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Active shooter: Even a drill is intense

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Law enforcement officers come upon a participant portraying an injured person during an active shooter drill Tuesday at Camden County Middle School.

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By Reggie Ponder
Staff Writer

Sunday, March 18, 2018

CAMDEN — The sounds of gunfire inside a school building and a shooter screaming threats to kill as many people as he can are chilling — even when they come from a familiar face best known for their job to keep students safe.

But on Tuesday evening Camden School Resource Officer Mike Lawrence portrayed a gunman in an active shooter drill at Camden County Middle School involving law enforcement and emergency medical workers. The drill took place a month after 17 students were killed in a shooting at Marjory Stoneman Douglas High School in Parkland, Fla., and a day before nationwide student walkout demonstrations in memory of the students who lost their lives in Florida.

The drill at Camden County Middle School was a training exercise for deputies of the Camden County Sheriff’s Office and personnel of Pasquotank-Camden Emergency Medical Service. Participants in the drill reviewed building search procedures and methods for rescuing victims.

Camden County Middle School Principal Franchesca Gantt participated in the drill, peforming a task she might find herself doing in an actual live shooter situation — providing information to law enforcement officers as they arrive at the entrance to the school. During the drill Gantt told arriving officers what she knew about what was going on and where she understood the shooter to be at that time.

Students in emergency medical courses at College of The Albemarle portrayed young people who had been wounded or killed by the shooter. In a post-drill discussion held in the school library, some of the students commented on the amount of time it took rescue workers to get to them. 

Lawrence responded that while the initial phase of the response, in which officers enter the building to take out the shooter, moves quickly, the rescue phase moves more deliberately because law enforcement officers are accompanying rescue workers for protection and continuing to look for the possibility of a second shooter while the rescue work gets underway.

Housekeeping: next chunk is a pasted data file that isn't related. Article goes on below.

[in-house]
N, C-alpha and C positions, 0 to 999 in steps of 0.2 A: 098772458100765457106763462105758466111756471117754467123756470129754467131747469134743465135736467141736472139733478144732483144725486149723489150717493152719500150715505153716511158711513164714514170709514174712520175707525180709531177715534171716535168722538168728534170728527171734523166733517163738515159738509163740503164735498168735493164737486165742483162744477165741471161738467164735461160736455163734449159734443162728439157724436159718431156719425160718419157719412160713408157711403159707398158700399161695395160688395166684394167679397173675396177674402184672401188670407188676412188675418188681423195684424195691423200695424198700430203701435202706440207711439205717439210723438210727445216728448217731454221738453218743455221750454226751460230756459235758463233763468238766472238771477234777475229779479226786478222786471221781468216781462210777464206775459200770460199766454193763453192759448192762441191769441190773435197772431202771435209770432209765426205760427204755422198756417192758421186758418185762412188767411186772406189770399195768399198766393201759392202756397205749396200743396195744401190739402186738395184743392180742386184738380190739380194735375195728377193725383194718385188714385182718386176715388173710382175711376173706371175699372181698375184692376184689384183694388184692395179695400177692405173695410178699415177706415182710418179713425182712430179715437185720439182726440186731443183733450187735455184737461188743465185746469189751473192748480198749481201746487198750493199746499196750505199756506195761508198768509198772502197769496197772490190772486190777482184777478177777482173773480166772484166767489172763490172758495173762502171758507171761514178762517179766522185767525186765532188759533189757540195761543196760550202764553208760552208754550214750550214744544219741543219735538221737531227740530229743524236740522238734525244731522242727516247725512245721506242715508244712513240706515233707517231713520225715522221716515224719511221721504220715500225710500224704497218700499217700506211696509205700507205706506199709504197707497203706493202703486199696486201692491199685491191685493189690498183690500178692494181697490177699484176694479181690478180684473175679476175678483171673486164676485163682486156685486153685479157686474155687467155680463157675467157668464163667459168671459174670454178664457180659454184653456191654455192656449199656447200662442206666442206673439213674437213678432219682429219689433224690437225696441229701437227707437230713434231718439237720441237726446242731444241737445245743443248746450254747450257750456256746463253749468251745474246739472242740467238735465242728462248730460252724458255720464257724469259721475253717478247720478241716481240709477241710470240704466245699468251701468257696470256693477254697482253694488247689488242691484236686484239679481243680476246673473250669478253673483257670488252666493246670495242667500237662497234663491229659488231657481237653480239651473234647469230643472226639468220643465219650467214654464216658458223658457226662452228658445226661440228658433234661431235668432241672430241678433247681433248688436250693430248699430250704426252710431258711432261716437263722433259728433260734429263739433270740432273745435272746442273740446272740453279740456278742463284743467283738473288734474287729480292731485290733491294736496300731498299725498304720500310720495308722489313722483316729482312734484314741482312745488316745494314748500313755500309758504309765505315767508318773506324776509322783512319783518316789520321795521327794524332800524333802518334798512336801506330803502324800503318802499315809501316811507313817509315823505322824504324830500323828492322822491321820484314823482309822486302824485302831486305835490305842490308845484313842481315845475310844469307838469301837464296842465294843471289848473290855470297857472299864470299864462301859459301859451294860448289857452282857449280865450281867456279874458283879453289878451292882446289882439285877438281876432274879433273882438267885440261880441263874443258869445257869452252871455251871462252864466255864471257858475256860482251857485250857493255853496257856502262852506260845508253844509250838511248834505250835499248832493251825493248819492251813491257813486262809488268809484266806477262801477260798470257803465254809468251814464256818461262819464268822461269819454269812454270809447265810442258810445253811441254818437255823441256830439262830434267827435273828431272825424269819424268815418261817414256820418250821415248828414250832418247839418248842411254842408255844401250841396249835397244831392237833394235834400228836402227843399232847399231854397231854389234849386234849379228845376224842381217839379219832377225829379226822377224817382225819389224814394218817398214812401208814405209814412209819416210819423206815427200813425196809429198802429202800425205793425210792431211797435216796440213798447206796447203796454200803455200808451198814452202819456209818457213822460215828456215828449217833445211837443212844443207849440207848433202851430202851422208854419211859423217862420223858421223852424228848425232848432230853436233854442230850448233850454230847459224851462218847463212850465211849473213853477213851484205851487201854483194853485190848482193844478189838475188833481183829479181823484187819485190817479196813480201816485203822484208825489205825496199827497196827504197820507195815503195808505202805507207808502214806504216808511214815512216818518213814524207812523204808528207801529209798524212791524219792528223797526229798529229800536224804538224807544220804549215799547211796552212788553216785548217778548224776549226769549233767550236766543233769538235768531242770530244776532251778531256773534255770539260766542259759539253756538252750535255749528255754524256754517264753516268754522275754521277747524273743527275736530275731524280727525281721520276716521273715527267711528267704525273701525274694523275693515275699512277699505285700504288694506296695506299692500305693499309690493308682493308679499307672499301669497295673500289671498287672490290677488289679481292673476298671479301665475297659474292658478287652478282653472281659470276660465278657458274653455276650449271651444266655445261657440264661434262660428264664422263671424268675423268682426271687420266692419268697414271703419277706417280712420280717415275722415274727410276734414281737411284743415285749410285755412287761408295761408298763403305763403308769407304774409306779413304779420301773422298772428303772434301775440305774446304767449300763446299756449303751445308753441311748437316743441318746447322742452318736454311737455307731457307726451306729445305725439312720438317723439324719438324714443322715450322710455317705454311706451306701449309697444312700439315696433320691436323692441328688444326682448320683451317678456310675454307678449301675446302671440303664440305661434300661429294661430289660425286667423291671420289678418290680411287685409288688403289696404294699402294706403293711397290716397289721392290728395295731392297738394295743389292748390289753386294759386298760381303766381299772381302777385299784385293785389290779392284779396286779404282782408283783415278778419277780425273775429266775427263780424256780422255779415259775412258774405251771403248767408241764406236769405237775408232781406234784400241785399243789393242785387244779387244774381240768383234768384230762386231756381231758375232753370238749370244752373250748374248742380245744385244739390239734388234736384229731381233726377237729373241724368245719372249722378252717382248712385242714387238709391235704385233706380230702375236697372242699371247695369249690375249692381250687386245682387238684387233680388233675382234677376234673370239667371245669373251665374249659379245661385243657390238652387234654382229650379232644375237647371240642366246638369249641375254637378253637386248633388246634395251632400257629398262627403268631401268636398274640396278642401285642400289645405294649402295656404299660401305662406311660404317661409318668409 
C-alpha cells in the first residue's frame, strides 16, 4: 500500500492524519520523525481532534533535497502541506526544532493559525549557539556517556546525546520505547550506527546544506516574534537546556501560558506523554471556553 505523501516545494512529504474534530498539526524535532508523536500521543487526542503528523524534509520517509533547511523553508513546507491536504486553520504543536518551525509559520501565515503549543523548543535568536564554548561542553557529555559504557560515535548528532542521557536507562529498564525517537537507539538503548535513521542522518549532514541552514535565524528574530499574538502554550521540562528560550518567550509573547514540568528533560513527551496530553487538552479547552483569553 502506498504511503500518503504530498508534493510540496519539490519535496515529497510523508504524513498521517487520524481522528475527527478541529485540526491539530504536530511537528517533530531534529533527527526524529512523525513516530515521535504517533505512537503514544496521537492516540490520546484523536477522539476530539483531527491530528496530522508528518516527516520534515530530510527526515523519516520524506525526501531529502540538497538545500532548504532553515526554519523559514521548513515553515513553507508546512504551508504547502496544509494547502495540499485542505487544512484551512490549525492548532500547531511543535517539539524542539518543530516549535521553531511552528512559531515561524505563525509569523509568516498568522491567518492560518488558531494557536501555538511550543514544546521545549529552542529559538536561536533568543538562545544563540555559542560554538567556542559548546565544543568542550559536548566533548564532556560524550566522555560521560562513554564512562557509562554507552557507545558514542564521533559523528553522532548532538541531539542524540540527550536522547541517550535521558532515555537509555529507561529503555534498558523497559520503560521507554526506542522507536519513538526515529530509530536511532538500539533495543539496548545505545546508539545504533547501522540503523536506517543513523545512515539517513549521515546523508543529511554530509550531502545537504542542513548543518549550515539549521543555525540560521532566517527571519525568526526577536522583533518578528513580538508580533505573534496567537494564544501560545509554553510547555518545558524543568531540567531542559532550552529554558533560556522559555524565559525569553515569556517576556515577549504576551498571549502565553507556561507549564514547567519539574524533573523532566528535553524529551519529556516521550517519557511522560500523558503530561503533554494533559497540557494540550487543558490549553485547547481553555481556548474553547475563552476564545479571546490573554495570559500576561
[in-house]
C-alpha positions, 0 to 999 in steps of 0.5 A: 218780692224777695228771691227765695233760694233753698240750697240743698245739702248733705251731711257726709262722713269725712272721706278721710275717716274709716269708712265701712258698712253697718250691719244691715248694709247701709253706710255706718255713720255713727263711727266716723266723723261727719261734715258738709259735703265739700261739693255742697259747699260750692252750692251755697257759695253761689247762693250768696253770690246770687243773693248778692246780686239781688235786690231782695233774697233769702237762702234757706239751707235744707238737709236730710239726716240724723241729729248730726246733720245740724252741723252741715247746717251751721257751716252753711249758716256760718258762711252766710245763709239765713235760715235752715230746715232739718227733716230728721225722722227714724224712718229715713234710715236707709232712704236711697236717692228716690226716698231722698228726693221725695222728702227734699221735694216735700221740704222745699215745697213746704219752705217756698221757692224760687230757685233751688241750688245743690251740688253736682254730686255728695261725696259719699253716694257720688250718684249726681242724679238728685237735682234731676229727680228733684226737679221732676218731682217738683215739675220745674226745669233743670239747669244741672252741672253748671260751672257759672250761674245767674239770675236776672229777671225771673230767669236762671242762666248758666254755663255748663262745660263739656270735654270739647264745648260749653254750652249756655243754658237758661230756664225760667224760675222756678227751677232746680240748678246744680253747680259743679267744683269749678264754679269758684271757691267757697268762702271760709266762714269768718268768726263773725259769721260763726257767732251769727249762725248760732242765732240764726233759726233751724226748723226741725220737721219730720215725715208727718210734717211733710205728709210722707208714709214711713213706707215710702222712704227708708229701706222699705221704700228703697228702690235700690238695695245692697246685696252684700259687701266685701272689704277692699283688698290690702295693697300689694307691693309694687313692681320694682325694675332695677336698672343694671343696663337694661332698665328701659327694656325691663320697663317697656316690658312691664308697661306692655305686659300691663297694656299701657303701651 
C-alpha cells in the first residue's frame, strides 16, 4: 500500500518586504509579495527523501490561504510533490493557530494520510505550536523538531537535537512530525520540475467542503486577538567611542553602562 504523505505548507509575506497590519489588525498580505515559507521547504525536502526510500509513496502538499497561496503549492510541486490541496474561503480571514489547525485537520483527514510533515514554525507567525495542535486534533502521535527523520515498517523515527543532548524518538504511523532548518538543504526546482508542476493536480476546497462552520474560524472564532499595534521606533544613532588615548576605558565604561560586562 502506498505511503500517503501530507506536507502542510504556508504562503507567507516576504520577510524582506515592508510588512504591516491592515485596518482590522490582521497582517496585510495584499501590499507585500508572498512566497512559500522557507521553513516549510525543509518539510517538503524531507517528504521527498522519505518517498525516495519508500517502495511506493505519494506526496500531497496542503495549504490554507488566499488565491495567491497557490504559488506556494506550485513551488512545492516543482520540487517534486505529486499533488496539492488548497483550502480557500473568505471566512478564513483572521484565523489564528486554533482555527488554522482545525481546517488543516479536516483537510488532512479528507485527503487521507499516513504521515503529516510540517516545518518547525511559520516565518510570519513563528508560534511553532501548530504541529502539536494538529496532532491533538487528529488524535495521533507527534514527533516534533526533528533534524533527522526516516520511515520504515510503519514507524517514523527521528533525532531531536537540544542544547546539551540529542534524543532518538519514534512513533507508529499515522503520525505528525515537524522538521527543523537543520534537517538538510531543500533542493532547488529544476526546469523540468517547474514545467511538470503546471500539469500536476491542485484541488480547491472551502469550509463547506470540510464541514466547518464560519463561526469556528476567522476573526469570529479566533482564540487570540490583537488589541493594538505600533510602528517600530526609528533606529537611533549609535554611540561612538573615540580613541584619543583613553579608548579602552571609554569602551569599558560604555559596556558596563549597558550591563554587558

Observers, who included the superintendent of schools, county manager, board of education members and local reporters, saw officers moving down the hallway in the “rolling T” strategic formation. Officers also practiced performing solo searches in an active shooter situation and worked on assisting EMS workers in rescuing victims by surounding the EMS personnel in what is known as the diamond formation.

Information provided at the scene by Camden County interim Sheriff Rodney Meads indicated that while the scenarios being practiced were taking place at a school, they also are relevant to other locations where a mass shooting could occur such as a business.

Meads said in an interview that all patrol deputies are expected to do two walk-throughs daily at each school in the county. Not only does that provide additional security while they are in the building, but Meads pointed out it also means that officers are familiar with the buildings in the event they ever have to respond to an emergency in one of them.

An information sheet that Meads distributed at the drill instructed officers not to use “a traditional response of surround and contain” in an active shooter situation.

“You will have to go on the offensive to stop the shooter immediately,” the document states. “Saving lives is the priority. If we surround and contain that will only give the suspect time to accomplish his goals. If you hear gunfire go to it!”

Meads said if officers had moved to the sound of gunfire in their initial response to the shooting in Parkland, Fla., last month, that could have saved lives. 

 

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